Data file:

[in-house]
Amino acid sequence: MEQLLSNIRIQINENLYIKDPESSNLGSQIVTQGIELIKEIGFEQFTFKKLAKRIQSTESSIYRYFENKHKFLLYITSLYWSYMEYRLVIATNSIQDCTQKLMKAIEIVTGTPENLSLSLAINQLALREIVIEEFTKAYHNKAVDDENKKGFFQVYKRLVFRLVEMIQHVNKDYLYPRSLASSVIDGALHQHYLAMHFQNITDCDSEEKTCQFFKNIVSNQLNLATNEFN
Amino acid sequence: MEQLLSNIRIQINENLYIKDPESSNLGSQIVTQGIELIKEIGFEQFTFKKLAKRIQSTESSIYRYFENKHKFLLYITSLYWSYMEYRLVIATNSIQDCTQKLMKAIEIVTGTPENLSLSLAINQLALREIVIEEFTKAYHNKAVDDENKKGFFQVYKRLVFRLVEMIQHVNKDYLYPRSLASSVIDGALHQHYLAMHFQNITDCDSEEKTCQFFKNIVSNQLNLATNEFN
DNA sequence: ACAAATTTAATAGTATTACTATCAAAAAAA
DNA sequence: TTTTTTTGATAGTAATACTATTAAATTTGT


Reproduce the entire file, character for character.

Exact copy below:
[in-house]
Amino acid sequence: MEQLLSNIRIQINENLYIKDPESSNLGSQIVTQGIELIKEIGFEQFTFKKLAKRIQSTESSIYRYFENKHKFLLYITSLYWSYMEYRLVIATNSIQDCTQKLMKAIEIVTGTPENLSLSLAINQLALREIVIEEFTKAYHNKAVDDENKKGFFQVYKRLVFRLVEMIQHVNKDYLYPRSLASSVIDGALHQHYLAMHFQNITDCDSEEKTCQFFKNIVSNQLNLATNEFN
Amino acid sequence: MEQLLSNIRIQINENLYIKDPESSNLGSQIVTQGIELIKEIGFEQFTFKKLAKRIQSTESSIYRYFENKHKFLLYITSLYWSYMEYRLVIATNSIQDCTQKLMKAIEIVTGTPENLSLSLAINQLALREIVIEEFTKAYHNKAVDDENKKGFFQVYKRLVFRLVEMIQHVNKDYLYPRSLASSVIDGALHQHYLAMHFQNITDCDSEEKTCQFFKNIVSNQLNLATNEFN
DNA sequence: ACAAATTTAATAGTATTACTATCAAAAAAA
DNA sequence: TTTTTTTGATAGTAATACTATTAAATTTGT